With few opportunities for work, and with no one else to provide for them, the women take as many odd jobs as they can. Following the disappearance of her husband, R was jolted out of a deep depression only after her son spent the night crying, his belly — and the fridge — empty. When she’s not at the factory, R sells underwear and flowerpots door to door. A., until recently, held a job at the municipal government. Other women give manicures or massages during the week.
On Sundays, however, they all meet at the factory. They hope to turn it into a viable business, one that can support them and their children.
“If this ship sinks, we all sink together,” R said.
But it is already providing them with something else, perhaps something unexpected. In a country where single women are stigmatized and widows are all but shunned from society, the women have found a community of equals.
After A’s husband vanished, she spent months putting up photographs of him in nearby banks, taxi stands, and along the highway. With no help from officials to find him, she felt she had no choice but do it on her own — in Mexico, less than 8% of crimes are investigated, according to the National Institute of Statistics and Geography.
Seven years into the drug war, in 2013, the Mexican government passed the General Victims’ Law to compensate victims of violence. By then, more than 120,000 people had been killed, and tens of thousands more “disappeared.”
The law has its critics, with many saying funds are slow to come through. Other high-profile victims, including the relatives of the 43 students whose disappearance and presumed murder in 2014 made headlines around the world, say the authorities have been insulting in their efforts at compensation, while keeping them in the dark about the investigation.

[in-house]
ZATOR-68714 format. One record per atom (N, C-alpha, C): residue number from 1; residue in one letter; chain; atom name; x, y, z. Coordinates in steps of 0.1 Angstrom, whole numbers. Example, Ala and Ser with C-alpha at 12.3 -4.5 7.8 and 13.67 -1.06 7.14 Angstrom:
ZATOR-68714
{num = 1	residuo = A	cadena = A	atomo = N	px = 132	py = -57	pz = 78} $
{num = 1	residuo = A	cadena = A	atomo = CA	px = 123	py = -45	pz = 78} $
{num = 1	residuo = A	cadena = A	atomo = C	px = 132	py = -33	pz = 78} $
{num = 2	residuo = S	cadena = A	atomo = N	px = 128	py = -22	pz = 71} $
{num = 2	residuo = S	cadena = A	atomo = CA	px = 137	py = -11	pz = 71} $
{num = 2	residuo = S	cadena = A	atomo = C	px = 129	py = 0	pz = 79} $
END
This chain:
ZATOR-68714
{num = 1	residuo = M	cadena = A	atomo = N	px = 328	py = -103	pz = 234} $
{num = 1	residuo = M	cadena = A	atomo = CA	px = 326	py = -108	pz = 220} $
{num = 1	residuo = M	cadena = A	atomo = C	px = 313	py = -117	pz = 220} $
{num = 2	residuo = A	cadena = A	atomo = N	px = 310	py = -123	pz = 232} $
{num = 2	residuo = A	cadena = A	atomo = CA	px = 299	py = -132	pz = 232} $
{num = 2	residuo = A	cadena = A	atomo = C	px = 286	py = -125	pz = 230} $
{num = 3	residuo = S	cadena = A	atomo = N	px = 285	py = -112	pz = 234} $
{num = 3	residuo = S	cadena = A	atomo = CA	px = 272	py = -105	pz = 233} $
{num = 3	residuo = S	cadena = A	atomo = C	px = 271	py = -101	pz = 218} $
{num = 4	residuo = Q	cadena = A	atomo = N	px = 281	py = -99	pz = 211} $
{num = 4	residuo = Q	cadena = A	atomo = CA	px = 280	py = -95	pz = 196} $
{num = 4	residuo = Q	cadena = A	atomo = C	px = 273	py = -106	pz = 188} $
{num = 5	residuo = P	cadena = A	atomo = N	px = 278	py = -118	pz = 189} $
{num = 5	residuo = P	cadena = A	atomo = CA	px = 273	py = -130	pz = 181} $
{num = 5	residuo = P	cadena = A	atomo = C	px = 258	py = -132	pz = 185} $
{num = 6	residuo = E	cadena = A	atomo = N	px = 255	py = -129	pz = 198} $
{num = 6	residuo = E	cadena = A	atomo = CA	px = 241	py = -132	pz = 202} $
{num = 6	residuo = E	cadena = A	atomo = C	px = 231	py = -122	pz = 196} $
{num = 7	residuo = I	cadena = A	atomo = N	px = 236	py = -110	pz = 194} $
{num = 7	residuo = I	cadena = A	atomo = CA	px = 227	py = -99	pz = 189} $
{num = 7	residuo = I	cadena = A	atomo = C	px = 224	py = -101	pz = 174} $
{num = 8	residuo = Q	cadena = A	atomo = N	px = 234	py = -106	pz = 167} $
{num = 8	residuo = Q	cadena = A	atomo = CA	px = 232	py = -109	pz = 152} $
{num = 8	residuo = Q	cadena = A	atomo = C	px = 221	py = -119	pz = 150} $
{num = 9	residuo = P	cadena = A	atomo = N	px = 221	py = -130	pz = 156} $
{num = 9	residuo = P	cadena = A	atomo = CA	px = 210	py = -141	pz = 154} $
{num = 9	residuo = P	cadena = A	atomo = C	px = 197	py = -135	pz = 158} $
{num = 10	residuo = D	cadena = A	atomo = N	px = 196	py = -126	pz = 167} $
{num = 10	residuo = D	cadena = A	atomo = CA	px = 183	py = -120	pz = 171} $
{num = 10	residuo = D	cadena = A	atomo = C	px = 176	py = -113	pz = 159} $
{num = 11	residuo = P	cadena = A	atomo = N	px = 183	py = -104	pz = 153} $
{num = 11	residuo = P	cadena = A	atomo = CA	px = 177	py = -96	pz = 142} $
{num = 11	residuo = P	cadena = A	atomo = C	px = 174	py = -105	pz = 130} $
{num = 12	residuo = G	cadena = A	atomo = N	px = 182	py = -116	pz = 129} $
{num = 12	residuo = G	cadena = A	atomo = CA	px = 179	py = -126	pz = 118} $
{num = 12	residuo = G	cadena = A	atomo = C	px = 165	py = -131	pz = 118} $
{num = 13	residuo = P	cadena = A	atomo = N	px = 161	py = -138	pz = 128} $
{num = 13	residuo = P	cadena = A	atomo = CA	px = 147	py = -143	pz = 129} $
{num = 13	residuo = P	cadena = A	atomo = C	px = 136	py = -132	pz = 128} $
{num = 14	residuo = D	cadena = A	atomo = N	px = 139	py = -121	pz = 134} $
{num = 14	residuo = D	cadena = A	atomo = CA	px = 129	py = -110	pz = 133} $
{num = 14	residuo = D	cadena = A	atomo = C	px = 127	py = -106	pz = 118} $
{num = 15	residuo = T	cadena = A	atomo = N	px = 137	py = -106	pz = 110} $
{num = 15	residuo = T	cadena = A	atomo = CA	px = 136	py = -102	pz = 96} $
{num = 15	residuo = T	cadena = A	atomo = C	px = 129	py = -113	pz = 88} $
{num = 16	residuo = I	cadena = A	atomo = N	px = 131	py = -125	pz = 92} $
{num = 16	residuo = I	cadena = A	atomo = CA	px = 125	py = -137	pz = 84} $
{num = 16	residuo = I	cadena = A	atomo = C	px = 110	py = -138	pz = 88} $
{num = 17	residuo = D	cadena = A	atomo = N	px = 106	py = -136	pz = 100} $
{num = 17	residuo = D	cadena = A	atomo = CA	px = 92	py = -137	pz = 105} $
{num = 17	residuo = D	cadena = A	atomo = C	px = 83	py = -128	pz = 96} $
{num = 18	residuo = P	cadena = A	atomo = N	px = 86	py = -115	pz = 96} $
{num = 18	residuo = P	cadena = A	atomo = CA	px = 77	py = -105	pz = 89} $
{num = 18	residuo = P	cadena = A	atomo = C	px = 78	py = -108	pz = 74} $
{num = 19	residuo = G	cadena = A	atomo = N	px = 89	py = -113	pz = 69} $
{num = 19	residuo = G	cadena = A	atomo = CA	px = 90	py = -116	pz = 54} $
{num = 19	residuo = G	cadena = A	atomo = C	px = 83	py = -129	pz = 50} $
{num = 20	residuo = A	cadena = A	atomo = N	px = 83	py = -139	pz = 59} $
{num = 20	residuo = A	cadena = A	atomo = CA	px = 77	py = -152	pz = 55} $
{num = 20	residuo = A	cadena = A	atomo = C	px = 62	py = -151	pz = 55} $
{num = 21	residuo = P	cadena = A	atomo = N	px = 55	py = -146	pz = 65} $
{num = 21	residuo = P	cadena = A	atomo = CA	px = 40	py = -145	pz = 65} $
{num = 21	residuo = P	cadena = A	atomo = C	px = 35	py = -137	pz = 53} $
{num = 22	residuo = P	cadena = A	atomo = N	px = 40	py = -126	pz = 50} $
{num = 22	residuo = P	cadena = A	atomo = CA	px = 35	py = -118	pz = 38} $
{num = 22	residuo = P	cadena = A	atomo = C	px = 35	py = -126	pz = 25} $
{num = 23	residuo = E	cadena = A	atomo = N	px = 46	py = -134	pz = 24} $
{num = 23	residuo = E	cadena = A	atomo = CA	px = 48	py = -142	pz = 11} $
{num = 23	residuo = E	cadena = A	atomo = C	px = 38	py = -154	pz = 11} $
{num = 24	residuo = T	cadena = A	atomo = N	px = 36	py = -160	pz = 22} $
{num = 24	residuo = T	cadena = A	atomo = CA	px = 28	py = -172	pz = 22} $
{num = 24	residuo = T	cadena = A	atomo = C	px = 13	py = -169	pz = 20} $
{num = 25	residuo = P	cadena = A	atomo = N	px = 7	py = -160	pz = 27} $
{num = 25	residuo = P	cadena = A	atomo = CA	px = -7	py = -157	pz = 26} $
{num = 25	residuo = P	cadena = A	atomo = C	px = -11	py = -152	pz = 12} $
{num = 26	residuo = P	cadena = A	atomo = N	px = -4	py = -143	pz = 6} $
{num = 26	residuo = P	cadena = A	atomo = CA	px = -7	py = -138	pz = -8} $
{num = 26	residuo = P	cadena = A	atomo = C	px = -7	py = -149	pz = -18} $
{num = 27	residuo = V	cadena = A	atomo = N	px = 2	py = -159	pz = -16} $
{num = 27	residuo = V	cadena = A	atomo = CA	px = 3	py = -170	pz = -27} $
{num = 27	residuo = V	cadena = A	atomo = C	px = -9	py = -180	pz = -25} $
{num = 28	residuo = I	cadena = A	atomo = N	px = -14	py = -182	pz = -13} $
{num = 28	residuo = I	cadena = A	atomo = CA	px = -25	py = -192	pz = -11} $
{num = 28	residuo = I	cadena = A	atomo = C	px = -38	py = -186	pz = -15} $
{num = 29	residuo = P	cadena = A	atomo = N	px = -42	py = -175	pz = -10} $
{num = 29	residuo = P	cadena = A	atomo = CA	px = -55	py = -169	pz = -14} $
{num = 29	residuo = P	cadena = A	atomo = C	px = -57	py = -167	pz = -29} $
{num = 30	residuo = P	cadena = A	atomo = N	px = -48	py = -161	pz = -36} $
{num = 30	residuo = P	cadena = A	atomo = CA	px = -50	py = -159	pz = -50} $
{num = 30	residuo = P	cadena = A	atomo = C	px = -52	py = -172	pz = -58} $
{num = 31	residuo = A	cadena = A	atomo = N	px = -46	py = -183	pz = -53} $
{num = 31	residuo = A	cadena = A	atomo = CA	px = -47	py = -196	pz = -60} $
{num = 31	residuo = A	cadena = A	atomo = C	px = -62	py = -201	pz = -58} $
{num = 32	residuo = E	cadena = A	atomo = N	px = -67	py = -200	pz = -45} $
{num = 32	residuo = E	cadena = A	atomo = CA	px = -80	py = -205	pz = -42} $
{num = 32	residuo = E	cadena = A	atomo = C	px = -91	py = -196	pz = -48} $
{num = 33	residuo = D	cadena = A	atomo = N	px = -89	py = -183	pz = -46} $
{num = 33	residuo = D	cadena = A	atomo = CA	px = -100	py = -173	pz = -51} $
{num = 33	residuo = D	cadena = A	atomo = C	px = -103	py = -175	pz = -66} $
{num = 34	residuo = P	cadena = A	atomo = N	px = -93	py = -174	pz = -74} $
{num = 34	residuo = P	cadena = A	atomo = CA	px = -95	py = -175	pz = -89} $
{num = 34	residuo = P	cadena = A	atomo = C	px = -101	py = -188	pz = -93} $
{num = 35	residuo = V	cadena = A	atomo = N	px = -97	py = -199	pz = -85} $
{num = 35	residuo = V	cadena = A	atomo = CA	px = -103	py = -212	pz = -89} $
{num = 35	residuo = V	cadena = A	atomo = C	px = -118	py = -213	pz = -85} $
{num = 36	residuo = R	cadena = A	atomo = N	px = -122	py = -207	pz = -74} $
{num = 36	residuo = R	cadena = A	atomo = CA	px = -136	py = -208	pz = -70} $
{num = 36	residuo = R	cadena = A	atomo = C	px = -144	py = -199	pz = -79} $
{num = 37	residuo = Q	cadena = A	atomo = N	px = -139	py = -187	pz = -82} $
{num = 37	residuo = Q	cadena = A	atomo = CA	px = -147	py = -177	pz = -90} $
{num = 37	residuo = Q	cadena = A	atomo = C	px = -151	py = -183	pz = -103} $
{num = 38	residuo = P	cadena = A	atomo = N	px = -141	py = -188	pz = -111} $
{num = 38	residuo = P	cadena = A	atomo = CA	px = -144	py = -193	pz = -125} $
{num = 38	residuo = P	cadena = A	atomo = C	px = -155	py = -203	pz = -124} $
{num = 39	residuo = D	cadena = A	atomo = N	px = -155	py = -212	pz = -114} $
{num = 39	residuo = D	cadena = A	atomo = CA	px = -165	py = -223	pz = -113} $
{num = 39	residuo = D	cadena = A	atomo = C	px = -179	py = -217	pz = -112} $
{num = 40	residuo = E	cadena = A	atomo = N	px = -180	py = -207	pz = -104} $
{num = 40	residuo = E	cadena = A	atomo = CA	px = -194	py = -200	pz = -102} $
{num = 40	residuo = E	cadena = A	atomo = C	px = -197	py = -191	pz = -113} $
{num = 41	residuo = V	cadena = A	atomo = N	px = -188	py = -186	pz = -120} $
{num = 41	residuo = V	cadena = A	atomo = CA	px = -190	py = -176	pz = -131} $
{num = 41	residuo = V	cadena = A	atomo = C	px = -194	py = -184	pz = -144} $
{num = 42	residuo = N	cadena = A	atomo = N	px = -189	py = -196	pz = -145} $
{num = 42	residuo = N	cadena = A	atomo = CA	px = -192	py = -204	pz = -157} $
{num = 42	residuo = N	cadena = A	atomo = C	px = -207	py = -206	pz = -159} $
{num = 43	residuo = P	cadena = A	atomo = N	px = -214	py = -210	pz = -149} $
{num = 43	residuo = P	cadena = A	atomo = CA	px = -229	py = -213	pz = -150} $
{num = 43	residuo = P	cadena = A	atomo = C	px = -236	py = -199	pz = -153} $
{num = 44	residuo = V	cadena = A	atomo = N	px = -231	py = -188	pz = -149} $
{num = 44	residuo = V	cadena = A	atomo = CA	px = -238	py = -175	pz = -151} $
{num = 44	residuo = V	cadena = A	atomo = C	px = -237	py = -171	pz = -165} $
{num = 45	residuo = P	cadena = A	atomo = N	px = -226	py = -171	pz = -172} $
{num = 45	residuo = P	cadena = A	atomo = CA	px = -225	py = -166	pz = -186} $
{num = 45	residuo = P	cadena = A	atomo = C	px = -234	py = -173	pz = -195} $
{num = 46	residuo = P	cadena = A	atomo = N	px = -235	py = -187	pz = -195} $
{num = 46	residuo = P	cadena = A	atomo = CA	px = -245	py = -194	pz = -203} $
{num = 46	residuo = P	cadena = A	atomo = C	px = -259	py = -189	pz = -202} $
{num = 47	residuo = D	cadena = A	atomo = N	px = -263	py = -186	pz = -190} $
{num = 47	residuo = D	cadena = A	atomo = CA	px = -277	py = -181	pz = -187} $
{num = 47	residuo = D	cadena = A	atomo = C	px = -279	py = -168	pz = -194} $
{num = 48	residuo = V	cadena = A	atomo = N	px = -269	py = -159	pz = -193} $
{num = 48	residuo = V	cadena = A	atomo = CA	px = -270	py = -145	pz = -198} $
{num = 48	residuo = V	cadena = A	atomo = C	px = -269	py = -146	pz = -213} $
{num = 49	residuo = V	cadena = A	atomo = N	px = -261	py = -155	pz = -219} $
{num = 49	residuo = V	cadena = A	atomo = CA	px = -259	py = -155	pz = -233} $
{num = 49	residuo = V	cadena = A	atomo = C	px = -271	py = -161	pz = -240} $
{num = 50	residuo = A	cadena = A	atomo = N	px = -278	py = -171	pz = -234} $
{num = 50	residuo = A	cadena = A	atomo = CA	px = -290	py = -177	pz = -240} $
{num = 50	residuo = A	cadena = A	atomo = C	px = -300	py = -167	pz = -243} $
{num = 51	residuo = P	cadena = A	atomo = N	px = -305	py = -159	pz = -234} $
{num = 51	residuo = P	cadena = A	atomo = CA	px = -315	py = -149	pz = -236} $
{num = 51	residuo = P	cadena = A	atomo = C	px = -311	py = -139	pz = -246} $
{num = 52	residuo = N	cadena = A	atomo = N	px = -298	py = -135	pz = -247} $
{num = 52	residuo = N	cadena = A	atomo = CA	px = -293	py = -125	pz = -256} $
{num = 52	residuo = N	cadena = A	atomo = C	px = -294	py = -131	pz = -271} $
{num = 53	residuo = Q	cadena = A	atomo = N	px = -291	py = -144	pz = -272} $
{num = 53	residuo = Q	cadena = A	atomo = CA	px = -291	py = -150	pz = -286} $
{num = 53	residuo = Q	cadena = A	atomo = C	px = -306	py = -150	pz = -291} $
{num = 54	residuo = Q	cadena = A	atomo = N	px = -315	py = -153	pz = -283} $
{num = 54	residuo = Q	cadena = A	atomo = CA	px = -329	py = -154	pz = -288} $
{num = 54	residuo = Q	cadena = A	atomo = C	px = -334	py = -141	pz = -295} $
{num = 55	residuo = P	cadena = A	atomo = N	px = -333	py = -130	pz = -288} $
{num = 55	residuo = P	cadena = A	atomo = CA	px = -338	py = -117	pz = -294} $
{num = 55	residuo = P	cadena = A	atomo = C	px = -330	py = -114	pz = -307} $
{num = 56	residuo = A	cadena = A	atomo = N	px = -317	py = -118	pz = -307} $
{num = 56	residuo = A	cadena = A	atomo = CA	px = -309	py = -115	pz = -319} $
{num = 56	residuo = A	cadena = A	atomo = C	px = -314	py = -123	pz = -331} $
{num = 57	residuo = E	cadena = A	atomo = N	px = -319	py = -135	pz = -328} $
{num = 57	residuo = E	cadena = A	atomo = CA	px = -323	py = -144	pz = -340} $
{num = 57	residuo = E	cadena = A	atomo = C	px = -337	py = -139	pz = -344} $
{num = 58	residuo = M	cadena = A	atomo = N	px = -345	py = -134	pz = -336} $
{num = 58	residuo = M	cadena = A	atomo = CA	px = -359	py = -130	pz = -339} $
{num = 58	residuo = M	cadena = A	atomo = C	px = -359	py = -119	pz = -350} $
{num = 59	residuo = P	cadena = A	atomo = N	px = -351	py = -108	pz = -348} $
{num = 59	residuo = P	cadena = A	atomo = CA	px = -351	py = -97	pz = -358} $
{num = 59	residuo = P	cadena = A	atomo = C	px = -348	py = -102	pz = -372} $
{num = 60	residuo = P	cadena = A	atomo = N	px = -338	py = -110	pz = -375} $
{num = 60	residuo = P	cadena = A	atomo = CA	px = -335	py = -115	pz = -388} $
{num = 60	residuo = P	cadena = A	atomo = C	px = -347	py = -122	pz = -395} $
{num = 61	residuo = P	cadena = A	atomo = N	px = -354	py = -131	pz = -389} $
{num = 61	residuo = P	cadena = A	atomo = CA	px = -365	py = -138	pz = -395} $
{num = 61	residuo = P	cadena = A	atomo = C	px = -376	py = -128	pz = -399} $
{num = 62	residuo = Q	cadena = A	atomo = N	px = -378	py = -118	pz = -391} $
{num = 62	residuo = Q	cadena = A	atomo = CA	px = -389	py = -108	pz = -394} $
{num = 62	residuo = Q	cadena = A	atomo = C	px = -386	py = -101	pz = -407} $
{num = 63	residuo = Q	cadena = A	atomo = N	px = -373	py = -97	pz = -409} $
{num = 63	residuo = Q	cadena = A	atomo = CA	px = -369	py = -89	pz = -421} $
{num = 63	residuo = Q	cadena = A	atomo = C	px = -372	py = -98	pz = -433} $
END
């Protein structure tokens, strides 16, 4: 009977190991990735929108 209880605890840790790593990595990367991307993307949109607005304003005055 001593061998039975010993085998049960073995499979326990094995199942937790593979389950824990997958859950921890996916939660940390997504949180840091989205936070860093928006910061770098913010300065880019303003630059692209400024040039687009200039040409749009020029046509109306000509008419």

The government has funded projects like the dry-fruit factory in Michoacán, hoping that it will give them a stable income while empowering them. But the women said the factory has also been a source of fresh concerns: There are no armed guards on its grounds, nor lights to guide them back to the highway at night.
"The government gave us [the factory] but then washed their hands of us," said A, while her 12-year-old son sat next to her. A's husband disappeared in 2004, five years before her eldest son was killed in the cross fire of a shoot-out outside a university campus. She keeps her wedding band in her car.
Still, the women continue to invest in the project: They buy their own water to bring to the oven-like factory and pay for their transportation to it, down a two-lane highway toward the outskirts of town and then a precariously paved road into the factory grounds. They say some of the men they've asked for donations have demanded sexual favors in return, so the women have begun holding raffles themselves to collect money.
As they gathered their belongings to leave shortly after noon, the women pulled each other in for lengthy hugs, asking about each other's families, offering each other support. They left in groups, for their own safety.
Despite all the hurdles they have had to face, they are thinking big: Their ultimate goal is to export bags of dried fruit as far as the U.S. and China.
"We have a little hope that we'll make it," said R.